Nonetheless, that still begged the question of where was Couric. Never mind that she's on her way out. She was still in. But not on Sunday night. Broadcast & Cable put the Katie question to CBS News prexy David Rhodes. His response.
Russ [Mitchell] is the weekend anchor and was on the shortest string, so he had been in, he was suited up, so to speak. Events unfolded very fast. What the real strength last night for us was the Washington and national security coverage. We had Lara Logan, Bob Orr, Juan Zerate all part of the coverage because they were the ones pursuing this. It was basically a very tight timetable and we were able to get on the field with a very, very good team.
Was she still traveling back from London at that point, or she just wasn't able to get in in time?
It doesn't really matter if she was able to get in or not able to get in. The thing that we were most concerned with as an organization was having the reporting that we had in there last night. If you look back from 10:45 up until the president did speak later in the 11 p.m. hour, we had more people on the story and more information about what was happening out there than anybody else.
Actually, it does matter. And Rhodes knows that. There's no way he would've spoken like that if Couric wasn't a lame duck. Answering the way he did gives the impression that she was indeed in New York, but they couldn't track her down or she didn't pick up the phone. That's not to say either of those scenarios is incorrect, but his response can turn perception into reality. Always better to say something than nothing.
Amid all the reporting, much of it excellent, on Osama The Day After, there really should be no hyperbole needed for a story of epic proportions. The Sacramento Bee feels otherwise.
On its home page, there was the above headline. But when you click through to the story from McClatchy's Jonathan Landay, it's the inside story on the raid.
Nothing about cowardice. In fact, since the story--in a somewhat different account than others--says "one of the raiders thought he recognized the leader of al-Qaida, and dropped him with a shot to his left eye," there was likely little time for Osama to do his Bert Lahr routine.
Something for the copy desk to consider going forward.
Tuesday, April 12, 2011
I actually enjoyed reading Mediaweek to get some quick updates on the business behind the media business. They had some veteran writers who knew their turf, like Anthony Crupi, Lucia Moses and Mark (Mr. Television) Berman.
But those updates were the problem. They were too quick. The publication had become Biafra-thin, usually topping out at 24 pages or less. It also cut back on its publication schedule. In the summer and winter, it was Mediaweek every other week or so.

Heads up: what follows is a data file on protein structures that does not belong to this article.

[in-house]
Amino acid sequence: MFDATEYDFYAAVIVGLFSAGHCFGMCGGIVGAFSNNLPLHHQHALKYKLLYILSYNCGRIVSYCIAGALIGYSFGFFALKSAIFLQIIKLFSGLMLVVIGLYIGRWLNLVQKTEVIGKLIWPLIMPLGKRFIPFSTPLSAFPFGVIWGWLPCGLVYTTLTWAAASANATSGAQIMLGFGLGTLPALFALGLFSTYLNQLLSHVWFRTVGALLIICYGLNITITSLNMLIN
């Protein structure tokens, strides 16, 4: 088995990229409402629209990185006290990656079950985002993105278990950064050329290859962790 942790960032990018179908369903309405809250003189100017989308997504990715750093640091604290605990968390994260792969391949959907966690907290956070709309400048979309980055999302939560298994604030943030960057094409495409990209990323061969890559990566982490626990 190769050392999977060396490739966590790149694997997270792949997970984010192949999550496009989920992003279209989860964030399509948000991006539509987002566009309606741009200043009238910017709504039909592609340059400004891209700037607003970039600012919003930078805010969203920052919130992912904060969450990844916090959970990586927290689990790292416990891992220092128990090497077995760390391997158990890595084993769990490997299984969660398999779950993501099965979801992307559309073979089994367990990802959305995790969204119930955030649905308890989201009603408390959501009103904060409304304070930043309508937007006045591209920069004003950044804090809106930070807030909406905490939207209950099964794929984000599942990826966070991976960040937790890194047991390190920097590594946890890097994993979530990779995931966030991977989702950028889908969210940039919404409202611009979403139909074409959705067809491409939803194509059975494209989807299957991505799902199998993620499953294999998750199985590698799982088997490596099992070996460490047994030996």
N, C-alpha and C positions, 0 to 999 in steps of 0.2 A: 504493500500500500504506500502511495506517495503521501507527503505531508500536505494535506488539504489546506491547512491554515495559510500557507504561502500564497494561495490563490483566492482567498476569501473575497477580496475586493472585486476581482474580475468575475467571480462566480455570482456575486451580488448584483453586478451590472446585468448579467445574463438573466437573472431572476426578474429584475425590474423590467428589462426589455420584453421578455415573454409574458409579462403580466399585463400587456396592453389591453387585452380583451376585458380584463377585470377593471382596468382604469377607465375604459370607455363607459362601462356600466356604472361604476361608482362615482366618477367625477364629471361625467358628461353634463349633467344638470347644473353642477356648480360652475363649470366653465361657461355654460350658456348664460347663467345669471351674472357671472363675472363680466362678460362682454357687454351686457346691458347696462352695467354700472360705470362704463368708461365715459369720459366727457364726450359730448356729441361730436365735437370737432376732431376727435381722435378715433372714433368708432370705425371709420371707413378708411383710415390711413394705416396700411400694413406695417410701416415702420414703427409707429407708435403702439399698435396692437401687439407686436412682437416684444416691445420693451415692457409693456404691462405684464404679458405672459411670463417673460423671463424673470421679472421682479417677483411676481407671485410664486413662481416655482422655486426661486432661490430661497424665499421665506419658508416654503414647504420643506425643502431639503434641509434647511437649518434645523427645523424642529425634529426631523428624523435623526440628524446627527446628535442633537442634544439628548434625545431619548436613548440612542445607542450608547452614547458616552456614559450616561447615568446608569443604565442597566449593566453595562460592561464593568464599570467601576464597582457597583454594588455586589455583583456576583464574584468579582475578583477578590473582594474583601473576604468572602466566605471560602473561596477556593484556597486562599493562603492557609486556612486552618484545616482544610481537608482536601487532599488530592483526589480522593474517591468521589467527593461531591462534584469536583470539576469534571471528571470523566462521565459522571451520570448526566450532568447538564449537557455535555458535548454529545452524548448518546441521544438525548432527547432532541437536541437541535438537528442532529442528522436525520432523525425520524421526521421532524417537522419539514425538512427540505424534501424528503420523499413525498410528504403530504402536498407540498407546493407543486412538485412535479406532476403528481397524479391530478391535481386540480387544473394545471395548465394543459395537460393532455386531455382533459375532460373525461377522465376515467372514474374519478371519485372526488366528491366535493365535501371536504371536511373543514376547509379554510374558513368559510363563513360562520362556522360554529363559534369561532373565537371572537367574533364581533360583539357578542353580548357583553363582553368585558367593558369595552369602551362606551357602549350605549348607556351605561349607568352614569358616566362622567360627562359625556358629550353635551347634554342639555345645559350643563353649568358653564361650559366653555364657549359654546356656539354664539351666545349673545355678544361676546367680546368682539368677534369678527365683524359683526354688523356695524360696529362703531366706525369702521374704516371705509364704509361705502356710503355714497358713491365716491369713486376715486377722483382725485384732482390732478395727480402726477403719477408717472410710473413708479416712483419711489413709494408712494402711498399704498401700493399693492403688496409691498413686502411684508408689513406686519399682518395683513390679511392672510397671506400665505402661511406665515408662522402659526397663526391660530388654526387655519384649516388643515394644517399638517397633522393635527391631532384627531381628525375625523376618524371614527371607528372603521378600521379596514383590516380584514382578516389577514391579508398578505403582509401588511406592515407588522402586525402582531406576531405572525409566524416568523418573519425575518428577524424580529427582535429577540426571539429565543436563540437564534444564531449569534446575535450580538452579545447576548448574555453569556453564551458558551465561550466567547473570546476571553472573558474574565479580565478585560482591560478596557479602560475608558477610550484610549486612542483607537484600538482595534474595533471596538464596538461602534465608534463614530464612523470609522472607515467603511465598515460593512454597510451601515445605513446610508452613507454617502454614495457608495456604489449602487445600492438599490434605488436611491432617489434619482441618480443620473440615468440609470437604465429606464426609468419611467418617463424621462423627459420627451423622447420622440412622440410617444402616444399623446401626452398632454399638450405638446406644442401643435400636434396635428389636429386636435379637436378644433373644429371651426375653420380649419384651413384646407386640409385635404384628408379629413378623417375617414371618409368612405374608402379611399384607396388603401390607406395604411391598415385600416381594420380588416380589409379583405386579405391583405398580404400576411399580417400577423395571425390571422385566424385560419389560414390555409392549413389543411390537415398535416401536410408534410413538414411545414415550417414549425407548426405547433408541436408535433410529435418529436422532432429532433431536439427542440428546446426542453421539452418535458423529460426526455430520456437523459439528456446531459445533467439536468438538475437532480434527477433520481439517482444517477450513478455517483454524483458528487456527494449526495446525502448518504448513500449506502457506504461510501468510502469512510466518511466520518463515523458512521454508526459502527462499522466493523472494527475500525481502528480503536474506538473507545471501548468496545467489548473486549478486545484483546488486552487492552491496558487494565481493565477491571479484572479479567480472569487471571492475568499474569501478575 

Then ex-parent Nielsen got rid of most of the staff a couple of years back and a lot of the copy was shared with sisters Adweek and Brandweek and wholly irrelevant to those interested in print and digital media. There would be perhaps 4-5 pages of unique content. Tops.
Newest owner Prometheus Global Media has finally decided to put Mediaweek and Brandweek out of their misery, consolidate them into slightly less sickly Adweek and really go mano a mano with Ad Age.
"It's time for one conversation, not separate ones," is the spin from editorial director Michael Wolff. It might make sense, ostensibly. That is if you're not one of the journalists who are now out of a job. Synergies won't make your unemployment check any bigger.
And will it make Adweek any better?
Saturday, April 02, 2011
Lots of little hiccups can add up to a big headache, especially on national TV. To wit, the Saturday version of "The Early Show" on CBS (a former employer of mine).
Suffice to say, not their best edition this morning. At the beginning of the 8 a.m. hour, co-anchor Russ Mitchell (who appears underwhelmed being back on the program he helped originate in 1997), threw to a live report from Tripoli and correspondent Elizabeth Palmer, an excellent reporter who may be getting worked a little too hard. Twice she called Mitchell "Jeff," Jeff being Jeff Glor the newsreader on the weekday "Early Show."
At the end, Mitchell simply had to say "I'll take it, thanks, Elizabeth." While reading the headlines a few minutes later, Betty Nguyen had an item about an earthquake in Chile. However, a graphic popped up with the country spelled "Chili." Must have been a spicy temblor.
About 20 minutes later, Mitchell, whose work I normally admire, was interviewing Bob and Suzanne Wright about Autism Speaks, a day after 1,000 buildings around the world were bathed in blue to mark World Autism Awareness Day. The Wrights have been prominent spokespersons for the cause since their 6-year-old grandson was diagnosed as autistic.
What Mitchell left out of the intro--presumably under strict orders--was any mention of the fact that Wright was the longtime chairman of NBC/Universal, a grievous oversight that Suzanne--a real force of nature--corrected in about three seconds to an abashed Mitchell. That wasn't what the segment was about, but it's still a part of the story.
Wright was able to use his stature in the media business as a way to elevate autism awareness and end what The New York Times called "internecine warfare" in autism research. He would not have been on the couch this morning were it not for that. It couldn't be ignored. Suzanne Wright knew better. So should CBS.
Friday, April 01, 2011
Wednesday, March 09, 2011